Blenheim Beach Viewing Platform
At the northern end of the Blenheim Beach Reserve is a small viewing platform. Although standing on this platform doesn’t afford any views of the beach itself, it does provide an elevated viewpoint out to sea. This is perfect for whale watching. During whale migration season (May to November), you might spot whales as they journey up and down the coast of NSW.
Also, this is a great place to spot dolphins, which often frequent the pristine waters of Jervis Bay.
Sunrise at Blenheim Beach
As Blenheim Beach faces east across Jervis Bay, it’s the perfect place to come and watch the sunrise during your trip. Arrive early and enjoy the pastel colours light up the sky. Truly, what a wonderful way to welcome a new day.
In addition, dawn, and dusk for that matter, are also great times of the day to spot wildlife, so keep your eyes peeled.
Blenheim Beach Bioluminescence
If you’re more of a night owl than an early bird, then you’ll be pleased to know Blenheim Beach offers quite the spectacle after dark. Along with Callala Bay, Barfluer Beach and Iluka Beach, the famous Jervis Bay bioluminescence has also been seen at Blenheim Beach.
Of course, there’s never a guarantee you’ll see this phenomenon during your visit. But, it’s always worth a shot.
White Sands Walk
For those that get a little restless on a beach trip (yep, that’s us too), then the White Sands Walk is the perfect antidote. The White Sands Walk is a wonderfully gentle coastal walk that stretches between Plantation Point and Hyams Beach.
Blenheim Beach forms part of the walk and falls around the midway part of the trail. So, it’s certainly possible to pick up the walk and continue in either direction. The beauty of the White Sands Walk is that it beach hops to all the other splendid beaches along this stretch of coastline. But, of course, to truly appreciate the White Sands Walk, you should consider hiking the full trail.
Read more: White Sands Walk Jervis Bay
Where Is Blenheim Beach, Jervis Bay?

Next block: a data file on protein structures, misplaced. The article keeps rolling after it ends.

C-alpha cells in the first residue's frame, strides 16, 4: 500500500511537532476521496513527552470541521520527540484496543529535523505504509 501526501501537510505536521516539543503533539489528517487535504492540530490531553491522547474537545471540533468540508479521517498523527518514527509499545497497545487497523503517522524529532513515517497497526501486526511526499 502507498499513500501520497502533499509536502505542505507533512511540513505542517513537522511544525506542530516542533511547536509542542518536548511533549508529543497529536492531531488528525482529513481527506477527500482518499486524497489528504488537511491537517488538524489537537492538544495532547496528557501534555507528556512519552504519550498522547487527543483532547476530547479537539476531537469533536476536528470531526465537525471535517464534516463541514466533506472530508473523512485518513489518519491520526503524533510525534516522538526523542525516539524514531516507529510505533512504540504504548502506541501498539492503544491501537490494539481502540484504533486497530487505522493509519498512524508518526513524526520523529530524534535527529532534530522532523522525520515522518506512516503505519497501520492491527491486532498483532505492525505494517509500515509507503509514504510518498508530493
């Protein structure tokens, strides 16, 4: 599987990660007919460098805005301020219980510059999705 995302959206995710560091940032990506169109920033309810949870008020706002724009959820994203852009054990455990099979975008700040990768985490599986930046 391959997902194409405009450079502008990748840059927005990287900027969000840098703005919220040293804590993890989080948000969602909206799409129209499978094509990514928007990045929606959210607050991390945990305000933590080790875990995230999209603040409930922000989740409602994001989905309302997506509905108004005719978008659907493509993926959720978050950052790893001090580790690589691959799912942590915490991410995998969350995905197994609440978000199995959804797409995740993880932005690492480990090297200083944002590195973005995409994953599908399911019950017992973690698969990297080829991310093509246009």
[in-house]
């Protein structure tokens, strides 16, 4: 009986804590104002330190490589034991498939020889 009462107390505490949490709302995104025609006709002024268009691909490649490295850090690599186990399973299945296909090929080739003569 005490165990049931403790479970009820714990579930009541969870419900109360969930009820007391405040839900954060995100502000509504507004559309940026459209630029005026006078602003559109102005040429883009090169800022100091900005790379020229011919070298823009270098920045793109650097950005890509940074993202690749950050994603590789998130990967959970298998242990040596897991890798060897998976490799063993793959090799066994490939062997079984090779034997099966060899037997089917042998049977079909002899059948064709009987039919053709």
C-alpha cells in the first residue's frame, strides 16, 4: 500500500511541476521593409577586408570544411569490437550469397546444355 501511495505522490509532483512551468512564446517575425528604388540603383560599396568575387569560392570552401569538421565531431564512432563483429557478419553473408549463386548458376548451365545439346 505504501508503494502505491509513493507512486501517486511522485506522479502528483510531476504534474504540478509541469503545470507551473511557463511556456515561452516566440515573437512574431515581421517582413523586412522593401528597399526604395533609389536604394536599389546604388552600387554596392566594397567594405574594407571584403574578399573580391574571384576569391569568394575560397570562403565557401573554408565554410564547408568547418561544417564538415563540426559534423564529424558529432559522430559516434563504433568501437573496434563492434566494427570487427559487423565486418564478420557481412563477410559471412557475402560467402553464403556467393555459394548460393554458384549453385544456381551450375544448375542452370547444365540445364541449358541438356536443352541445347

Blenheim Beach is located south of Vincentia in Jervis Bay, within the region of Shoalhaven. It’s nestled between Nelsons Beach and Greenfield Beach along the White Sands Walk. Feel free to click on the interactive map below to help plan your journey.
How to Get to Blenheim Beach: Directions
The main way to get to Blenheim Beach is via the reserve car park. Here, a stepped trail leads down to the northern end of the beach. The views as you descend are quite superb. Once in Vincentia, you’ll follow Elizabeth Drive south, before turning left onto Frederick Street. At the bottom of this small road is the Blenheim Beach Reserve.
Alternatively, you can access the beach from its southern end, by accessing Captain Street.
Getting to the Blenheim Beach Reserve is certainly easiest with your own set of wheels and is very popular to visit as a day trip, or as part of a weekend trip or extended holiday from Sydney.
Sydney to Jervis Bay is a very straightforward drive, taking just 2–3 hours. You’ll follow the M1 south down to Bomaderry, before picking up the A1 Jervis Bay Road. Continue onto Naval College Road, before heading left at Vincentia onto The Wool Road. Join Elizabeth Drive and follow south until you reach Frederick Street.
If the drive feels long, or you simply want to break up the road trip with some other awesome locations on the South Coast of New South Wales, then we recommend stopping at Killalea Regional Park, Kiama and Huskisson.
Also, we recommend hiring a vehicle if you don’t have one for your road trip to Jervis Bay.
If you don’t have your own car, you should hire one using Discover Cars. Personally, we use Discover Cars and highly recommend them for finding your ideal car hire at an affordable price. Booking online is super easy and the free cancellation policy is great.
Blenheim Beach Parking
The Blenheim Beach Reserve features a large car park with public toilets, beach showers, BBQs and a playground. You can either take the steps to the beach from there, or, follow the White Sands Walk from the reserve and access the beach from its southern end.
Alternatively, at the southern end of Blenheim Beach, you might find some parking along Captain Street, just off Elizabeth Drive.